Buyer Beware: "Natural" turkey may be injected!

Chris Allingham

Administrator
Staff member
For years, I have been telling people that they should choose a "natural" turkey for brining--a turkey that's not injected with a solution of water, salt, flavorings, etc.

I'm cruising through the supermarket tonight and I see a "fresh, all natural*" Butterball turkey that I've never seen in years past. It's a turkey that's not frozen and it says "natural" so I assume it's not injected.

But I noticed that little * next to the word "natural". And sure enough, in the fine print, it says, "Contains up to 4% solution of water, salt and spices to enhance tenderness and juiciness." And that little asterisk refers to the fact that this turkey contains "no artificial ingredients".

That 4% injection is about half of the injection percentage of the usual Butterball self-basting turkey, and it's lacking the food starch and sodium phosphates found in the usual Butterball...but I'm blown away by the fact that it says "NATURAL" on the label and yet it is injected!

So I run home and go to the USDA Food Safety & Inspection Service website--the definitive source for the definition of turkey terms--and low and behold, it says that natural turkey may not contain artificial flavorings, coloring ingredients, chemical preservatives, or other synthetic ingredients.

This means that a natural turkey MAY contain a solution of water, salt, and other NATURAL flavorings to enhance tenderness and juiciness. As long as your injection solution is natural, it's still a natural turkey!

It just proves once again that you have to read the fine print on the label. To ensure you're buying a non-injected turkey--one that contains only turkey and water--you want to make sure it does not say "Contains a X% solution to enhance tenderness and juiciness" on the label.

Do not be tricked by the word "natural" on the label!

So from now on, I am revising my turkey terminology. I'm going to use the phrase "regular turkey" to describe a turkey that's not been injected with anything. I will be recommending "regular turkey" to those that want to brine a turkey.

Learn more: Enhanced Meat

Regards,
Chris
 

Bruce Bissonnette

TVWBB Guru
Chris, I agree wholeheartedly with your post, however, for the past several years I have been buying the Butterball "Natural" turkey and using a normal ratio brine and have had excellent results. I don't know how much 4% is but it has to be a fairly small amount. But as I said I agree with your sentiment.
 

Scott Dallal

TVWBB Member
Interesting! I think you found that the same time I did!

My dad brought me a 16lb frozen turkey to use for thanksgiving. It is clearly a self basting bird and marked 8% injected.

Since I had not decided if I was doing self basting or a full on brine, I looked next time I was at the store. They had gotten in some "fresh" (not frozen) birds that said "natural". Didn't say "all natural" but did say "natural". I read the print at the bottom and it showed 3% injection with a description as you noted. I don't remember the brand but sure it was not a Butterball.

I looked around a little more and found a fresh "all natural" bird that was also marked as Kosher. I could find nothing about injection on it and the fine print simply said "all natural". They actually had it marked on sale (which made me a little nervous) but the bigger issue is it was small. Right at 10 lbs. So I passed.

But your right...read those labels!!!
 

Chet Kreidler

New member
Just in case any of you didn't under stand what they mean by 4% or 8%, it is this. 4% of the birds weight or 8% or 3% or what ever percent is stated. So if you have a 20 pound bird it is 20 X 16 ounces x the 4% stated on the label = 12.8 ounces of the broth has been added to the bird.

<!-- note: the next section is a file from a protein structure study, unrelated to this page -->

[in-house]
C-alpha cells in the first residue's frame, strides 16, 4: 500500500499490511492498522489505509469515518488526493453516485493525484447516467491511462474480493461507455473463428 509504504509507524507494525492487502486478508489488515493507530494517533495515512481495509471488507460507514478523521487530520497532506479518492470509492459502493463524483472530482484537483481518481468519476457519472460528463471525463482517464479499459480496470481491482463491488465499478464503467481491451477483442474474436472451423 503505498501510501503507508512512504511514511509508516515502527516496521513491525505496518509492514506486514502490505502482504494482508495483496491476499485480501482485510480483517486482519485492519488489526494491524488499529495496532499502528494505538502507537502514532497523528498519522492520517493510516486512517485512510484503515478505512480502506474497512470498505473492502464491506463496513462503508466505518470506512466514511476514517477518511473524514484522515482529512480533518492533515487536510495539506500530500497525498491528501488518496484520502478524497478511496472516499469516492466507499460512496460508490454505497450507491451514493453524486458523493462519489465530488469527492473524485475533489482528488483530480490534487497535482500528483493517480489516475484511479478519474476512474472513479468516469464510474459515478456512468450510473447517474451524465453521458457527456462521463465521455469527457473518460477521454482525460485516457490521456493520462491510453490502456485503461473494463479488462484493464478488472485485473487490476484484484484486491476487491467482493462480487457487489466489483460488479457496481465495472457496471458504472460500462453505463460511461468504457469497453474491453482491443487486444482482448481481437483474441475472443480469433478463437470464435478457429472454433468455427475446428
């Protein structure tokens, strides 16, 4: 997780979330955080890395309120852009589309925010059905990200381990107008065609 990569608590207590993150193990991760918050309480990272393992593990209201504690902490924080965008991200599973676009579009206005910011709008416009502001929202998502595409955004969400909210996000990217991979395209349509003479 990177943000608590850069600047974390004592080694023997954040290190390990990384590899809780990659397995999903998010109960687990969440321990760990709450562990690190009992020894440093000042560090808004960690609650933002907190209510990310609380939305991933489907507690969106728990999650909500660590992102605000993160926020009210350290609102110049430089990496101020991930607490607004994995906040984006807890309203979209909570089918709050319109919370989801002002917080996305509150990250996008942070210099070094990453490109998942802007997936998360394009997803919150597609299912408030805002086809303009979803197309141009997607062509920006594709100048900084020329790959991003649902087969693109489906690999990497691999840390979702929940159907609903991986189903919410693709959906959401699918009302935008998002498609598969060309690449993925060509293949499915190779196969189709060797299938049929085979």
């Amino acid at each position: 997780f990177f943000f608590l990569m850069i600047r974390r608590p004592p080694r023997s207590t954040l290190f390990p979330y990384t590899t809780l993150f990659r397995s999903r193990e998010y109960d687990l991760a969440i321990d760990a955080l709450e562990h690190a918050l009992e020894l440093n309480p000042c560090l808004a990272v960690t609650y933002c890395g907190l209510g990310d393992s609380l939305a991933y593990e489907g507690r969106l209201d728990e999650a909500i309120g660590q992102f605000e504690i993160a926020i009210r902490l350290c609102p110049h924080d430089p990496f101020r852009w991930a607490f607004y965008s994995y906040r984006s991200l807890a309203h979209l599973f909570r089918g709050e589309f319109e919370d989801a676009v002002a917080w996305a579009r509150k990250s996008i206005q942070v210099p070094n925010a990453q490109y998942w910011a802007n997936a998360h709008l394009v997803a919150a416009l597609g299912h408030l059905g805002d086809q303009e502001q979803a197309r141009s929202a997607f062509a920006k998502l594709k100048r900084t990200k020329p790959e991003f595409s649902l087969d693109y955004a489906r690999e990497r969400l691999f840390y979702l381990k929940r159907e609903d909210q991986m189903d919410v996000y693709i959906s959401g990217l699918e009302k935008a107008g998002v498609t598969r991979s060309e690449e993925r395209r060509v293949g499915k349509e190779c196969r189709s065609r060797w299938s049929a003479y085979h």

Chet
 

Dave/G

TVWBB Emerald Member
Originally posted by Chet Kreidler:
= 12.8 ounces of the broth has been added.
Chet
Thanks
Each year at this time I give thanks that I'll be cooking our traditional Thanksgiving chickens.
 

JimK

TVWBB Olympian
Did an inspection at the store today. There were several different "kinds" of turkey available. Sadly, only one of them was not enhanced in some way; though one was with only 4%. What's really scary? The only one that wasn't enhanced was $3.99/lb. And it wasn't organic.
 

Phil Perrin

TVWBB Honor Circle
Well %#@&)%$ !! I just looked at the Butterball "premium" bird I bought yesterday. 7% injection.
I repeat,%#@&)%$ !! I guess I'm just gonna rub it and forget the brine.
 

JimK

TVWBB Olympian
While we're on the subject, what would the term "4% retained water" indicate? I had the butcher tell me that all it is is water, and no brine or brine-type ingredients.
 

Chris Allingham

Administrator
Staff member
Originally posted by JimK:
While we're on the subject, what would the term "4% retained water" indicate? I had the butcher tell me that all it is is water, and no brine or brine-type ingredients.
From the article Turkey Selection & Preparation:
The label on a regular turkey may include the phrase, "Contains up to X% retained water" as shown in Photo 1. Do not confuse this with a self-basting turkey. Retained water is water that is absorbed and retained by the skin and meat as a result of washing and water-immersion chilling during processing. The USDA requires that poultry producers prove that the retained water is an unavoidable consequence of the process used to meet food safety requirements and that they list the actual or maximum percentage of retained water on the label.

Regards,
Chris
 

danmarks

TVWBB Fan
yes, i was supermarketing about 4 times the past three weeks, at 2 diff. markets and all i've ever seen (this yr) are basted/natural birds... shadybrook farms, butterball... could not find any true natural (I dont mean organic) birds.
 

Larry Powers

TVWBB Member
I have purchased a bird that has not been injected but it still says contains up to 3% aborbed water. This was a previously frozen bird and the butcher explained that the freezing process will cause the bird to absorb water. I figure that the salty brine should still be absorbed pretty well. Also I will unwrap the bird the day before I will brine it and let it dry in the fridge.

Better then injected but still....
 

Chris Allingham

Administrator
Staff member
Originally posted by Larry Powers:
...the butcher explained that the freezing process will cause the bird to absorb water.